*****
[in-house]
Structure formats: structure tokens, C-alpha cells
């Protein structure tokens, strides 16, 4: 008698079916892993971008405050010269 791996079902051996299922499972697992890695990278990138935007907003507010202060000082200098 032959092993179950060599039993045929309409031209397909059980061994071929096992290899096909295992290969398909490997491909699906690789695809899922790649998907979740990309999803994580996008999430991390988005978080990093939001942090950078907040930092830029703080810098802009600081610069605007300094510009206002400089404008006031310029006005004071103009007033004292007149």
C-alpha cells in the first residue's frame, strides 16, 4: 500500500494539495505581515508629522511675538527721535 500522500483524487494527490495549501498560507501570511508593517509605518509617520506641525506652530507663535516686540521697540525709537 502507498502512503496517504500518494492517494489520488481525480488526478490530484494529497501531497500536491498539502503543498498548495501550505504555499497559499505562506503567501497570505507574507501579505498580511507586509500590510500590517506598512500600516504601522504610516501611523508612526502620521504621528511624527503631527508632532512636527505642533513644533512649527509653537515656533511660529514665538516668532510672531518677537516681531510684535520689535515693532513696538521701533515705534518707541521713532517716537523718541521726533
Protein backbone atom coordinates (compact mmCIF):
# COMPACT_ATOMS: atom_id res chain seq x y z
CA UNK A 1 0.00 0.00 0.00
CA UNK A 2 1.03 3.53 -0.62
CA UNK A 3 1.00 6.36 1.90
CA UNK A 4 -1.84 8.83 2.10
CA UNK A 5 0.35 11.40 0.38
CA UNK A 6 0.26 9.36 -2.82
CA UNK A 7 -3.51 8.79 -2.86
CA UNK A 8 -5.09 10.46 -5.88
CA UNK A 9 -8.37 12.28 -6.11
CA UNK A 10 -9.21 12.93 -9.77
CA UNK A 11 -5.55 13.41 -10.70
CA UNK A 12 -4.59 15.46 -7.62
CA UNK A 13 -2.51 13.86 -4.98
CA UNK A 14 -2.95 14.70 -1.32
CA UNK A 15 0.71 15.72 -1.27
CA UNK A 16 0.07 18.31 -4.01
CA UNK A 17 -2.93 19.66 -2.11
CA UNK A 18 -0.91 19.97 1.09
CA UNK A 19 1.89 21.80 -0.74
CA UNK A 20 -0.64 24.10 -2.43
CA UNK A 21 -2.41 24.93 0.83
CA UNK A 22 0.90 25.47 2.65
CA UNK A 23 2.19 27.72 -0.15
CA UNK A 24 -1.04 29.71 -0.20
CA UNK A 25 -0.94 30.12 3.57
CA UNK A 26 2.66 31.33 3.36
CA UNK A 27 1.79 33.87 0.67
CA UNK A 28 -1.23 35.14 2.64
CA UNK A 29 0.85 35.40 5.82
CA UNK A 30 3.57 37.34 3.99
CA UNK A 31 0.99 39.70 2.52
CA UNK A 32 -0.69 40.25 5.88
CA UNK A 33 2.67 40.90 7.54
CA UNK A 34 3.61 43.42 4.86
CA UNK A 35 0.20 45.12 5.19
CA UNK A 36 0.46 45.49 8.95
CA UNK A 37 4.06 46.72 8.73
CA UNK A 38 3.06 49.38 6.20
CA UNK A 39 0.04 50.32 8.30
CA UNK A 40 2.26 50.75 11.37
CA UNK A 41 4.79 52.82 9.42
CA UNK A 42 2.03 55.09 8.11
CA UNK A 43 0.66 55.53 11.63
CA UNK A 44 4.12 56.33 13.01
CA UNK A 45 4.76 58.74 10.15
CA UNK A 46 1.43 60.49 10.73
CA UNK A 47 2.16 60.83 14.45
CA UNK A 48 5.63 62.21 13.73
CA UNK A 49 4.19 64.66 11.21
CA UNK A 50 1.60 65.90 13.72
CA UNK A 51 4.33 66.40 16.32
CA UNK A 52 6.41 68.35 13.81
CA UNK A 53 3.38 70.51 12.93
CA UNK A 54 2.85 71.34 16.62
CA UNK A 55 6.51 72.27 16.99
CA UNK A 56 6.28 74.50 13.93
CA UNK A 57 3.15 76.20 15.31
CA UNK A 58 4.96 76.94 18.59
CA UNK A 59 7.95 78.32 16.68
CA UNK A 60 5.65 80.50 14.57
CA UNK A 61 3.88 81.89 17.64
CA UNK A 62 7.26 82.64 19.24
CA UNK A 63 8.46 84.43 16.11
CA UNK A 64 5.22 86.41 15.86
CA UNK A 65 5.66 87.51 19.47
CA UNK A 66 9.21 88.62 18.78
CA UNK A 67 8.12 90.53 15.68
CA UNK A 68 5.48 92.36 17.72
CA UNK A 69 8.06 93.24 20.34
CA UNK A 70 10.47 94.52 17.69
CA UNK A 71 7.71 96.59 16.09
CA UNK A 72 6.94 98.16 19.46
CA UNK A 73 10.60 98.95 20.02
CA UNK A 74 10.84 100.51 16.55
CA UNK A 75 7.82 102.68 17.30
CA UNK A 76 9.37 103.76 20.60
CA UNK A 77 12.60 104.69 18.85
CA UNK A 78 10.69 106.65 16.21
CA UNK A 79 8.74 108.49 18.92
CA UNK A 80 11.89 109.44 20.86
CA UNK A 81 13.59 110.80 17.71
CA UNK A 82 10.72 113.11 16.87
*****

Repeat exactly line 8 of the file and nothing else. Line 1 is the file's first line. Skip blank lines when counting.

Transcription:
CA UNK A 2 1.03 3.53 -0.62